Rick Roth doesn’t relate to parents who high five each other when their kids go away to camp—or to college.
We sat where we always did: front and center, four rows from the stage so we could have that perfect view of our son performing.
It was late May, and my wife and I were feeling rather sentimental. This was our youngest’s last high school concert, and to our disbelief it was also ours.
Where had the time gone? Just yesterday he’d been sitting next to us, watching first his sister, then his older brother, perform in some music or sporting event. Now we were watching him: our youngest, a senior in high school nearing graduation.
As we walked out of the auditorium, we saw our son standing with his closest friends, arm in arm, posing for parent photos. He came over to us, and we hugged as we always had after a concert, telling him how proud we were, how awesome he was. But we noticed he was having a bit of a tough time.
We asked if he was okay. He looked at us, holding back tears, and said, “I just can’t believe it’s over. It’s really sad.”
I looked at my son—proud he was comfortable showing his emotion in front of his friends. And I remembered the words I had said to my wife a few years earlier: “You’re lucky to be sad.” I looked at Rob again and reminded him, “You’ve had a special time. You’ve made so many good close friends. You are lucky to have had the kind of time that you will truly miss.” He nodded. He understood.
When it comes to family, my wife and I look at things a bit differently than other parents do. Over the years, when it was time to send our kids off to camp or college, there would be those who’d say, “Lucky you! You must be so relieved. You have your freedom!” We’d see parents high-fiving each other as the buses drove away with their children, several muttering to themselves, “Finally, they’re gone.”
We never understood them. We would drive home feeling a bit depressed. We’d wonder if we were strange to not see the separation as some parentally liberating event. We decided we weren’t strange at all, just lucky to have kids we preferred being with, children we would miss.
Three years before, our middle child, Will, walked through the processional as Mamaroneck High School celebrated its graduating seniors. It was a perfect day, and my wife and I were applauding, cheering, and then, as always, photographing Will and his friends as they left the high school field.
Our son was off to a graduation party and would meet us later. My wife and I sat in the car at the stop light, waiting to pull out of the parking lot. I remember the moment vividly with a lump in my throat. I looked over to my wife and she had tears in her eyes. “I’ll be okay,” she said. “I’m going to miss him so much. It’s just so sad. ”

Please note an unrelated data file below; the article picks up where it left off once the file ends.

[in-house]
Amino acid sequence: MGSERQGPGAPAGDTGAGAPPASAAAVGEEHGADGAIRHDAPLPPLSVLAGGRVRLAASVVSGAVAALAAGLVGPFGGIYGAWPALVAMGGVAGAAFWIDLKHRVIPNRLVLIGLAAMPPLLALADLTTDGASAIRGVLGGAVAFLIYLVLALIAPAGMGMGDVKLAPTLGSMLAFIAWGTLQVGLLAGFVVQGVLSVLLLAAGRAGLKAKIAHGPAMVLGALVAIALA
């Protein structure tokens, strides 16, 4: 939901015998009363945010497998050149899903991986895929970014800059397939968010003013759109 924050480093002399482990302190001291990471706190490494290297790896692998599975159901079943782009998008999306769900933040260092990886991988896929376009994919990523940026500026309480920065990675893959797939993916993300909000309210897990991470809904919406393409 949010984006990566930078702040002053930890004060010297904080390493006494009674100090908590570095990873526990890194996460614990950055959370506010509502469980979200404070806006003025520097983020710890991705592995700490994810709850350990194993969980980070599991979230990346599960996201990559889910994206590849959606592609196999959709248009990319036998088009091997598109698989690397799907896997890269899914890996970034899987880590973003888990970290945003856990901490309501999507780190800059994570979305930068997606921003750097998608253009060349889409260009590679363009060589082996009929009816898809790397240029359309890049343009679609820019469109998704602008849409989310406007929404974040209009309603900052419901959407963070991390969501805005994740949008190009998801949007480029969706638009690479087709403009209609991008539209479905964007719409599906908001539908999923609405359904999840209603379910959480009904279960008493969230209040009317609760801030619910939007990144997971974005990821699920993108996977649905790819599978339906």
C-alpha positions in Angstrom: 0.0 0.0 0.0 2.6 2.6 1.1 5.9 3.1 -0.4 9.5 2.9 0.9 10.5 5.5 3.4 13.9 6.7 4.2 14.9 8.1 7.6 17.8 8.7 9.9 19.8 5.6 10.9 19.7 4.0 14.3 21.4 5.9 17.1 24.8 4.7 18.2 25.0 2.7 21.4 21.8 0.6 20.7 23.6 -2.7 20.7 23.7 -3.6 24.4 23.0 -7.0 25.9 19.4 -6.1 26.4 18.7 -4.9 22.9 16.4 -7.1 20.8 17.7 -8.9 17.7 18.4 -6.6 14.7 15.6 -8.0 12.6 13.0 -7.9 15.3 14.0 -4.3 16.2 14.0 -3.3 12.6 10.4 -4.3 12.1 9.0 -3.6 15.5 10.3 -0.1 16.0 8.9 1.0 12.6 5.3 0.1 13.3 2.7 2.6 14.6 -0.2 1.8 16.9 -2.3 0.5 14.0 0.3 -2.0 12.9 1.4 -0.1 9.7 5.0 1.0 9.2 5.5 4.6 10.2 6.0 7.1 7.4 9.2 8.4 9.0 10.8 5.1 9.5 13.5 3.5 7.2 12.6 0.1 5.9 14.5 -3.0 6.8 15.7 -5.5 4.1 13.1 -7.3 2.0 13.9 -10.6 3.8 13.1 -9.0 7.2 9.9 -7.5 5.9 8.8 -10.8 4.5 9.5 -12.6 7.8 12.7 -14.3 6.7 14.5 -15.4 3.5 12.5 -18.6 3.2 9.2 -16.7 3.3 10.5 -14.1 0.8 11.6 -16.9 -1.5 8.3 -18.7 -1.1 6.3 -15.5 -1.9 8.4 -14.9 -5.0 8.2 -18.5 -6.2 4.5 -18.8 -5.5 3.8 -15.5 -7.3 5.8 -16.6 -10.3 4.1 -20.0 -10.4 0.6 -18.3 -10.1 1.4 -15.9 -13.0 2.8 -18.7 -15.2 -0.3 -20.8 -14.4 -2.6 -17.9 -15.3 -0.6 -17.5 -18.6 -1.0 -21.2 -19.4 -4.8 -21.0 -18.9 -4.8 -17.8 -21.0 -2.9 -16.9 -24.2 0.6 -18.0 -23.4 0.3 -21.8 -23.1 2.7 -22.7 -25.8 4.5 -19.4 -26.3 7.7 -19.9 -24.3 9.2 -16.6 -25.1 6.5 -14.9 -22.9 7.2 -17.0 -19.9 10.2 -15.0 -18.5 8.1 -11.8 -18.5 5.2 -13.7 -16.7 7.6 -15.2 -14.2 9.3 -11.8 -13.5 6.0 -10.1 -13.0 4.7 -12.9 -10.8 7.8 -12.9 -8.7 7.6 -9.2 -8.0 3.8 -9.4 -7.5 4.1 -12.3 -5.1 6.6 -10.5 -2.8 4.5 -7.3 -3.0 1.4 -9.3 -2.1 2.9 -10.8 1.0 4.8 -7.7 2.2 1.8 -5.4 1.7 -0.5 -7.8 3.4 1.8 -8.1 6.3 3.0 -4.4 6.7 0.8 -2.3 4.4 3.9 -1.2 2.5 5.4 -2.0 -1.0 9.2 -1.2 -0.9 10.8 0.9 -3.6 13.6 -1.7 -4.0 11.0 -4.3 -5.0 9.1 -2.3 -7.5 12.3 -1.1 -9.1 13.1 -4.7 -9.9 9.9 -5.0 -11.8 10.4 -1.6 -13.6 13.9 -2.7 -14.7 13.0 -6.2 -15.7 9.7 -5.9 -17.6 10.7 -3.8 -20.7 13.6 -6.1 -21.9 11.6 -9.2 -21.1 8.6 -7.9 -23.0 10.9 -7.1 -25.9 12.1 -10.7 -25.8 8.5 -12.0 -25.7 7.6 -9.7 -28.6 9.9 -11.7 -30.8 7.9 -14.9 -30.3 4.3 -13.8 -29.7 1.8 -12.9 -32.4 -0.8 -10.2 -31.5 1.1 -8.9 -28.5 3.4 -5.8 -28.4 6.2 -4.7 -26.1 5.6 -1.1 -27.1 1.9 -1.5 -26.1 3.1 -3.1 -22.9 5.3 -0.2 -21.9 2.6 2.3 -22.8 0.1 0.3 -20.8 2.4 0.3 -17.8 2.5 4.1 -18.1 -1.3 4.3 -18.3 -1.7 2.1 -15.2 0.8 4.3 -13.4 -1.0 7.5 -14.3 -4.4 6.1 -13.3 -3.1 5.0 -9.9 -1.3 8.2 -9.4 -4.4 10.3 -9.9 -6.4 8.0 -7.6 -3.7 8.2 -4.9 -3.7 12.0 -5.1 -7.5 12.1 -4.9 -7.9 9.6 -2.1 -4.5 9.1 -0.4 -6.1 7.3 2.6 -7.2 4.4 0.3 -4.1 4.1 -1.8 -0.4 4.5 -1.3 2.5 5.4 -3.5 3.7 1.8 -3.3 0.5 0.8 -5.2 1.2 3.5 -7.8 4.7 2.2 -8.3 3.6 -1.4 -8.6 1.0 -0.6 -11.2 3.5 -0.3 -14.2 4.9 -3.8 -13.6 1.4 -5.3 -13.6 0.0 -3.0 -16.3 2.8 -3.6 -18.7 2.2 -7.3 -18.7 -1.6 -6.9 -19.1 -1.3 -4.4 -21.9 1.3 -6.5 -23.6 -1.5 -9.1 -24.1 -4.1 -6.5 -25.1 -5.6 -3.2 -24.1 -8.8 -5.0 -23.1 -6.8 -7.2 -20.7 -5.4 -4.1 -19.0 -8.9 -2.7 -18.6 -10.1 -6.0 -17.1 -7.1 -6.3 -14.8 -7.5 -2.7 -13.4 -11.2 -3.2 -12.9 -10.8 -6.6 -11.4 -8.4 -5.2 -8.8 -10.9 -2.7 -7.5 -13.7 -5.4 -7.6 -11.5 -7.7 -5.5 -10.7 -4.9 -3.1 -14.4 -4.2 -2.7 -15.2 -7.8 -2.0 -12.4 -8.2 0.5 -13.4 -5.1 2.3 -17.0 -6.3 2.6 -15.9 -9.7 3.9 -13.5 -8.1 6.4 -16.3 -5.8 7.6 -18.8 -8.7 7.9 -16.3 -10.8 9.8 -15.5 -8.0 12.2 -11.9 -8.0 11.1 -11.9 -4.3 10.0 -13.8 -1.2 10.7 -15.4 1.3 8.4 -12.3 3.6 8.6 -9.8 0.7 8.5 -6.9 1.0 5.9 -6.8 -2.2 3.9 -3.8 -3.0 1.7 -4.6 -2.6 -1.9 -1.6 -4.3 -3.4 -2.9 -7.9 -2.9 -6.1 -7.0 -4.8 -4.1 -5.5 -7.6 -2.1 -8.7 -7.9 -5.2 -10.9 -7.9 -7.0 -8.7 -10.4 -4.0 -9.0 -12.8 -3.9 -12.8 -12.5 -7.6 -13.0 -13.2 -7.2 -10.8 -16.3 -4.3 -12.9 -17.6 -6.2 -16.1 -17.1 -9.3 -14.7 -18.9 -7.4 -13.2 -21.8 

That’s when I first had the thought, ”We are lucky to be sad.”
Okay, so my wife and I are a bit on the sappy side. But the truth is we have cherished our home life, watching our kids grow up, being a part of their lives. I suppose that if it hadn’t been so sweet, we’d be driving away from the school high-fiving each other.
Several years before Will’s graduation, I drove my daughter to college for the first time. Not just any college: my college. What a mix of emotions that was—reliving the times I’d had, sharing the stories on the long drive to Ithaca, hoping she wouldn’t do the things I’d done, wondering how I’d feel making the drive home alone.
We arrived, got through the orientations, met the roommate’s family, and helped set up the dorm room. Before I knew it, it was time to leave.
Jen walked me to the car. I looked her in the eyes, reminded her of all the fun she would have, all the care she needed to take, how much I loved her, and how much we would all miss her.
She walked away, joined her roommate, and proceeded down to the incoming freshman gathering. I stood by the car just watching her cross the field, years of memories rushing through my mind with disbelief that she was 18, with an ache in my stomach that she was really heading off on her own
I decided I would watch her until I lost her in the crowd and then head home. It was just at the moment I was about to turn, when she did too. Jennie stopped and turned from far across the quad. She put her hand up in the air and waved to me.
I will never forget that wave and, you know what, neither will she. To this day, we wave to each other every time we head off in different directions.
And every time I see that wave, I realize how lucky we’ve all been to have the times we’ve had and the close family we’ve become.
Next week our young Rob graduates from Mamaroneck High School, and before we know it we will be sending him off to college. We will be sad. But we will also know how truly lucky we are.
photo: justingallardo / flickr